Here in the example below, a rectangle is being drawn using D3 in an SVG container.

//Select SVG elementvar svg = d3.select('svg');

//Create rectangle element inside SVGsvg.append('rect')
   .attr('x', 50)
   .attr('y', 50)
   .attr('width', 200)
   .attr('height', 100)
   .attr('fill', 'green');

In this code, D3 is rendering a rectangle element inside the DOM. It first selects the SVG element and then renders a rectangle element inside it. It also sets x and y coordinates of the rectangle along with its width, height, and fill properties using the attr() method.


Example 3: Creating SVG Element

Creating a Bar Chart

D3 also lets us create a lot of different types of charts and graphs to represent data in efficient ways. In the example below, we are creating a simple bar chart using D3.

Let’s start out by creating an SVG tag directly in our HTML.

<svg width='200' height='500'></svg>

Then, we’ll write the JavaScript we need in order to render the bar chart in our <svg> tag:

var data = [80, 120, 60, 150, 200];

var barHeight = 20;

var bar = d3.select('svg')
          .selectAll('rect')
          .data(data)
          .enter()
          .append('rect')
          .attr('width', function(d) { return d; })
          .attr('height', barHeight - 1)
          .attr('transform', function(d, i) {
            return "translate(0," + i * barHeight + ")";
          });

In this code, we have an array of numbers which we will use to render our bar chart. Each item in an array would represent a single bar. We make use of the fact that bars are just rectangles with variable width or height.

After selecting the SVG and rectangle elements, we pass our dataset using the data() method and call enter() to start looping on data.

For each data item, we render a rectangle and set its width equivalent to its value. We then set the height of each bar, and to avoid overlapping, we provide some padding to it by subtracting 1 from barHeight.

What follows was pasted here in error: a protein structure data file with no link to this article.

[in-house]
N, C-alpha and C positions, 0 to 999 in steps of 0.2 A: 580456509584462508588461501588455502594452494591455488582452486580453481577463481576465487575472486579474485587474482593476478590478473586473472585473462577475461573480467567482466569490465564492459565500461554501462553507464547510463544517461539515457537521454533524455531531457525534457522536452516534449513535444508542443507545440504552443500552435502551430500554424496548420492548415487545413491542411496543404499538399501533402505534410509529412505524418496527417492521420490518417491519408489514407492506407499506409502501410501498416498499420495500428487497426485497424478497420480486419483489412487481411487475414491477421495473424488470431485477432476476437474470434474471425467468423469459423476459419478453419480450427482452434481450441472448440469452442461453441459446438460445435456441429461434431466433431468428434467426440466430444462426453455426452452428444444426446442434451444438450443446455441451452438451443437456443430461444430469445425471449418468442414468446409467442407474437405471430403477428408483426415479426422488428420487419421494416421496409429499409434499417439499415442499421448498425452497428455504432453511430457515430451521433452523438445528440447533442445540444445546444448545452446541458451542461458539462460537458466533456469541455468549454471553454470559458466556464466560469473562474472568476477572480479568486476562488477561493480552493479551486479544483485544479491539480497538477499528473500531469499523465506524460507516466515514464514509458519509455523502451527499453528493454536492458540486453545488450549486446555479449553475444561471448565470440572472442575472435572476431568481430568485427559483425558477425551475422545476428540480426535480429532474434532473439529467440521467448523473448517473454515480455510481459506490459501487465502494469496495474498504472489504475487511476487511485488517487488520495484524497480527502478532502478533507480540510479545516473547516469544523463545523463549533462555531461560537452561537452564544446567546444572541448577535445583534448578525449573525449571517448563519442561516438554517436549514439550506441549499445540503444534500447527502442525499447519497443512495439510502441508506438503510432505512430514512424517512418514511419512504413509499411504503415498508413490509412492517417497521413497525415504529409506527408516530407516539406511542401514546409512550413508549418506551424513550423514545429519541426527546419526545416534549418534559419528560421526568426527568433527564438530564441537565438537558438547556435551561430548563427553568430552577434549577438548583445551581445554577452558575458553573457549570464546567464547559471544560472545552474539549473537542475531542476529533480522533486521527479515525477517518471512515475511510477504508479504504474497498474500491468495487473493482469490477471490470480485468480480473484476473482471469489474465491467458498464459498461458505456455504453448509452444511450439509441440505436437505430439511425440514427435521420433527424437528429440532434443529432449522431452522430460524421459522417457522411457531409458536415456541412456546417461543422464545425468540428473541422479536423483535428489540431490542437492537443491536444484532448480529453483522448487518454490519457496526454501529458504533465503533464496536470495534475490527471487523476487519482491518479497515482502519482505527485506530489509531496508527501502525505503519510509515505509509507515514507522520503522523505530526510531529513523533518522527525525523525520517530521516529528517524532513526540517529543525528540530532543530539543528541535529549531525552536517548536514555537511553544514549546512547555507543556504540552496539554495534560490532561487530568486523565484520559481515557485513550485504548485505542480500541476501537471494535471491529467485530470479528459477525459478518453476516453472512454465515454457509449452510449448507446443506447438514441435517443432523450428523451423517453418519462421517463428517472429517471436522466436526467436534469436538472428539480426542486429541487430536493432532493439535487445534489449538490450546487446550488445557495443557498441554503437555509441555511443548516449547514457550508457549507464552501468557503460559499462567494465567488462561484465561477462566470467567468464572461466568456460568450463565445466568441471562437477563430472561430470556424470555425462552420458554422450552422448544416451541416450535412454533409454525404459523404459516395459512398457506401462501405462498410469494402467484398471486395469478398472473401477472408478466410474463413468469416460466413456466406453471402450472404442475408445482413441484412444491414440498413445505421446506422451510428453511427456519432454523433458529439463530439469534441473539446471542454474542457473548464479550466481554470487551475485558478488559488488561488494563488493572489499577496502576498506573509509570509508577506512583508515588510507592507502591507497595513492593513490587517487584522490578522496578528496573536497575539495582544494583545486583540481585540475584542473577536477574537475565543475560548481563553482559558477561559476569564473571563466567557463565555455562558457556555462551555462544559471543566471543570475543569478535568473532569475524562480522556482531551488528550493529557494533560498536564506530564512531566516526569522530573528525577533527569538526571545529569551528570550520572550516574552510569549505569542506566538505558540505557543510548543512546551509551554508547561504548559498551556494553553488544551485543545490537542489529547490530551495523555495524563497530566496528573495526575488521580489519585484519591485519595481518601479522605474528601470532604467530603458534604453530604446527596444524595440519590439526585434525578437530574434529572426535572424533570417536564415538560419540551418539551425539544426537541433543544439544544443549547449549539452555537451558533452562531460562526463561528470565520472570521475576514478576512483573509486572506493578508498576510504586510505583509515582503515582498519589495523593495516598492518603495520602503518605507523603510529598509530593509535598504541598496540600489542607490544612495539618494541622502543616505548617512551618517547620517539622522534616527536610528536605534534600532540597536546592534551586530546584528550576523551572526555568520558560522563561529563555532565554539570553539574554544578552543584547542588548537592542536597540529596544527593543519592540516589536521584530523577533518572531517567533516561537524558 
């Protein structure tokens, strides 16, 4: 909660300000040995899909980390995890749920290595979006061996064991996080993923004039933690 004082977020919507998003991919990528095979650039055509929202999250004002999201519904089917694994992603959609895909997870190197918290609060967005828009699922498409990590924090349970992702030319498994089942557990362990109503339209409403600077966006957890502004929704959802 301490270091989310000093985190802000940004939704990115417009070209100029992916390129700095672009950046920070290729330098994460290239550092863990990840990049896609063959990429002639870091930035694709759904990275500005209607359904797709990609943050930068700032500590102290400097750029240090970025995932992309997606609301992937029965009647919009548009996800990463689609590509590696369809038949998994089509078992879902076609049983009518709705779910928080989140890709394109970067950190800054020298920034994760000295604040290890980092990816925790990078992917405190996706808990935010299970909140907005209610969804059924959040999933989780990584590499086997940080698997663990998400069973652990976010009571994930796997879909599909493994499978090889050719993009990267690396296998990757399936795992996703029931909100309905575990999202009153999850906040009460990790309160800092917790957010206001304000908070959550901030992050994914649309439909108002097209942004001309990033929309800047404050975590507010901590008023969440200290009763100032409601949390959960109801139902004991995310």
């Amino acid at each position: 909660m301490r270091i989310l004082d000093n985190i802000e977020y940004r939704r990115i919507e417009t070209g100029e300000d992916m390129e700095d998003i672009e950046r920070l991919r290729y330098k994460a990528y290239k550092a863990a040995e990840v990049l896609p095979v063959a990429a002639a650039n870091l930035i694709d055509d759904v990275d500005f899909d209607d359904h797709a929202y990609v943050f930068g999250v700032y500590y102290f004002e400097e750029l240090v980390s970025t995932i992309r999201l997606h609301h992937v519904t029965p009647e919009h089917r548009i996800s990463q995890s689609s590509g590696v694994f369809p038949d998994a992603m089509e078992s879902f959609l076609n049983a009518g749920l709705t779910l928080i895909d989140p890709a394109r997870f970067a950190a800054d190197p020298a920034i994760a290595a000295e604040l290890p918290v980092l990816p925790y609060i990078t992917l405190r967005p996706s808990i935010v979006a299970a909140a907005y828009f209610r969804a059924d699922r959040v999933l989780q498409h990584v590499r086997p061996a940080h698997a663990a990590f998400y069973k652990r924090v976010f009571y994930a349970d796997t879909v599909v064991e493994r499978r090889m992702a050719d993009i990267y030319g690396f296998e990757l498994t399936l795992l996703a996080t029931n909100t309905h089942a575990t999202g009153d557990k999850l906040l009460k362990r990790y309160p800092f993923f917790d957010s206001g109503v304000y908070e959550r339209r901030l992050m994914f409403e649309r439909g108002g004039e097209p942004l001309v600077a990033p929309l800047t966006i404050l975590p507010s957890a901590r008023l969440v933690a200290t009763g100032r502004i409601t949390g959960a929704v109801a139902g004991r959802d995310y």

We then transform our bars using the translate property which will position every rectangle one after another rather than starting from the same point. transform() takes a callback function which gets data and index in its parameters. We translate the rectangle on the y-axis, by multiplying index with the height of the bar.

Here’s the result:


Example 4: Creating Bar Chart

Event Handling

Finally, let’s also look at event handling. D3 also supports built-in and custom events which we can bind to any DOM element with its listener. In the example below, we are binding the click event to the button and appending a heading tag to a body in its event handler.

d3.select('#btn')
        .on('click', function () {
            d3.select('body')
               .append('h3')
               .text('Today is a beautiful day!!');
        });

So when we click the button, the text below appears:


Example 5: Event Handling

Conclusion

D3.js is a very powerful, yet simple, JavaScript library that allows you to play with and bring life to documents based on data using HTML, CSS, and SVG.

There are a lot of good resources available online to learn D3.js. There is a free course on D3.js which we have created on Scrimba and is available for free here.

Thank you 😃

I am Sohaib Nehal. I am a Full-Stack Web Application Developer. You can reach me at sohaib.nehal@ymail.com or on Twitter @Sohaib_Nehal. Thank you 😃